macro bar chart
Bar chart with macro nutrients for 7-28-2013 to 3-29-2016

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Body Weight Vs Calories

This is the chart I initially had in mind when I started playing with this data. I think it’s probably one of the most interesting ones. It graphs my weight loss starting at 320 pounds all the way to 210 pounds. I was heavier than that I’m sure, I just didn’t have a scale and didn’t use myfitnesspal before that weight.

One of the most important changes I made for losing weight was just controlling how many calories I ate each day and made sure my average calories for the week fit within the goal I had set for myself. It wasn’t any crazy diet plan or exercise program. Doing this is where I saw the most results, and I think the graph shows that. Now of course as a result of that, I was able to discover what foods were contributing the most calories throughout the day and cut those foods from my diet. The first thing I remember cutting was calories from drinks. Stuff like soda and juice were contributing almost 1,000 extra calories a day!

The obvious trend to me from this chart was the time when my weight dropped the most. Around January 2015 I decided to start cleaning up my diet and become a bit more serious about nutrition. That included being more consistent about how many calories I was eating as well as keeping my macro nutrients at a certain percentage that allowed myself to continue to lift at a level I was happy with. This was all leading up to a long period of stagnation for weight loss, but it looks like that helped break through that plateau.

Note: The calorie days that are 0 are just days that I didn’t log. The high spikes are super cheat days…. ;-)

weight vs calories
Calories per day and total body weight over 7-28-2013 to 3-29-2016

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Body Weight Vs Lifts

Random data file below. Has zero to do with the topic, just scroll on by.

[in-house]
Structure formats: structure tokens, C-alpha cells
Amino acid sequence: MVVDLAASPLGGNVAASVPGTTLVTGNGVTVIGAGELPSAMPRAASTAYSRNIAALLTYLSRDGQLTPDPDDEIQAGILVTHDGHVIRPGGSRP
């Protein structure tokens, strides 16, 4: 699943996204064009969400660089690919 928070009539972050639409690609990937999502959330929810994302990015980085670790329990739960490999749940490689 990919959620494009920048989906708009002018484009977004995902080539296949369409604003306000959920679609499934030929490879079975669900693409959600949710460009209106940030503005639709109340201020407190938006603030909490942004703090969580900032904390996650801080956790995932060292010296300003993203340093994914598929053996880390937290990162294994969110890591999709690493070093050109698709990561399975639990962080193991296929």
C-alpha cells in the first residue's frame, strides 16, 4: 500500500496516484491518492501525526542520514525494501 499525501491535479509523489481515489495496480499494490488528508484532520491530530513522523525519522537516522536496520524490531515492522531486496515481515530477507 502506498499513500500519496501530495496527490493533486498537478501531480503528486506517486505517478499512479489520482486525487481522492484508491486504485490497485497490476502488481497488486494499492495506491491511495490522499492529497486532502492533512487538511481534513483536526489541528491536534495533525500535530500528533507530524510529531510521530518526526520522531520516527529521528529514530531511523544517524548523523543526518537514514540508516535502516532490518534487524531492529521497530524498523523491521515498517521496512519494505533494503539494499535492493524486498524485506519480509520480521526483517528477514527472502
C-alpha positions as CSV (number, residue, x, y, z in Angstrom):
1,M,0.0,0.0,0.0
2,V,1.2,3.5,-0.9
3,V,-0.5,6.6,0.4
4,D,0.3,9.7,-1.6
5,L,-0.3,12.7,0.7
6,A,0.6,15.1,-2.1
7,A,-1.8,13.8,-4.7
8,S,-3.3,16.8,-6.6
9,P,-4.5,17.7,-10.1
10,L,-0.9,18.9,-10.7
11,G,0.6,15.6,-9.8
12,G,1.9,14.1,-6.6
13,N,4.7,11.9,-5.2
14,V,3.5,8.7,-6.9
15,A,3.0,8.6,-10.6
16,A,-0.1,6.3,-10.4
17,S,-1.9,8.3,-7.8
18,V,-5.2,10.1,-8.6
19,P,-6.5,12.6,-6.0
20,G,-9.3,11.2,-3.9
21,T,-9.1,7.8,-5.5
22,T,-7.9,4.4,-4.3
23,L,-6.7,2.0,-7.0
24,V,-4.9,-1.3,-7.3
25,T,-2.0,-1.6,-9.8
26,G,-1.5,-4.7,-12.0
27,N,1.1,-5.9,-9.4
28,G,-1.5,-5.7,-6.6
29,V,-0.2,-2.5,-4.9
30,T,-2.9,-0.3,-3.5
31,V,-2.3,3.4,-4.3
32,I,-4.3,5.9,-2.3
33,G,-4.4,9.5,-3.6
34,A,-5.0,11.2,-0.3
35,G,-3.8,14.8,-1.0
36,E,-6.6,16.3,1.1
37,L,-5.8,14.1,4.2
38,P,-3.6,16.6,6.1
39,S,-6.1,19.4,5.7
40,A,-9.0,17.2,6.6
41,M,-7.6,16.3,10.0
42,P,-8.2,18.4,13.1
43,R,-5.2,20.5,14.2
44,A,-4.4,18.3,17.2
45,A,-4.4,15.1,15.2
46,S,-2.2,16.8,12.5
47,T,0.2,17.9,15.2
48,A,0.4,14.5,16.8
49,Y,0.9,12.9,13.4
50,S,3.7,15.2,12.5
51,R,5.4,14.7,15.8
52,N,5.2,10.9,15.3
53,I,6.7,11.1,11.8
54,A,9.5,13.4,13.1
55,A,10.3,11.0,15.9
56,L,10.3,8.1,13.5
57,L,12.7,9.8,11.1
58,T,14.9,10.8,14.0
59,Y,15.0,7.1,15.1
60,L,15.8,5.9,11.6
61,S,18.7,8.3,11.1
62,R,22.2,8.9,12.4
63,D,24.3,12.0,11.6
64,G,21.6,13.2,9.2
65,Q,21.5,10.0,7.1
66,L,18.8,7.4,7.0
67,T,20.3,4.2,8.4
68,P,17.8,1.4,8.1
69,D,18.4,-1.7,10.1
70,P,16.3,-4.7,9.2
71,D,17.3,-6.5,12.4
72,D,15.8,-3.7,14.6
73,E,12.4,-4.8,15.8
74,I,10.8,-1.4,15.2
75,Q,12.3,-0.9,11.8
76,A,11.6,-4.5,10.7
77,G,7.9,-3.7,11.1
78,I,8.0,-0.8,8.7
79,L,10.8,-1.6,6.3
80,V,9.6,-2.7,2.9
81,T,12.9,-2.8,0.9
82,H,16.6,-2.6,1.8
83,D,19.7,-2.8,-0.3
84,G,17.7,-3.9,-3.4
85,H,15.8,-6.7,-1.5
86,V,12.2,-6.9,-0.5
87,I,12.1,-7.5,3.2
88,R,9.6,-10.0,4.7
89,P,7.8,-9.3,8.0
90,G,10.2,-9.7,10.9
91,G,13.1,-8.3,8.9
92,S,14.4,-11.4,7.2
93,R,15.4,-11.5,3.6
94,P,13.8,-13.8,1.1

This chart takes my fitocracy data and graphs it along side my body weight over time. Each data point is the “top set” of my workout for that day (or in other words the most weight that I did for that day).

This chart was mostly for my own interest. I’ve only been powerlifting for about 3 years (around the time where I started logging my food), so the big question I had was am I getting stronger after all that weight loss? It looks like yes! Especially within the last few months. I’ve stopped trying to lose weight and I’ve started focusing on getting stronger.

top sets vs body weight
Top sets for deadlift, bench, and squat, with body weight over 7-28-2013 to 3-29-2016

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2016 has been about rebuilding some of the strength lost from 2015. So far I think it’s going well! I’ve increased my numbers beyond what they were at any point in my lifting career, and I’ve signed up for my first powerlifting meet happening in April.

I feel like this also warrants some proof, or as Instagram would call it #ProgressPics #FitFam #LiftIt (why do they use so many hashtags in Instagram?) On the left is me about 2.5 years ago in 2013. I think this was a few months before I started logging all of my meals. The photo on the right was me a month ago!

I know it isn't #transformationtuesday yet but I gotta post this anyway. It's been about 2.5 years since I started taking my diet seriously and lifting seriously. The photo on the left is from summer 2013 and the one on the right is tonight in 2016. Down about 110 pounds and stronger than I was in 2013!

A photo posted by Brian Cain (@brian.cain) on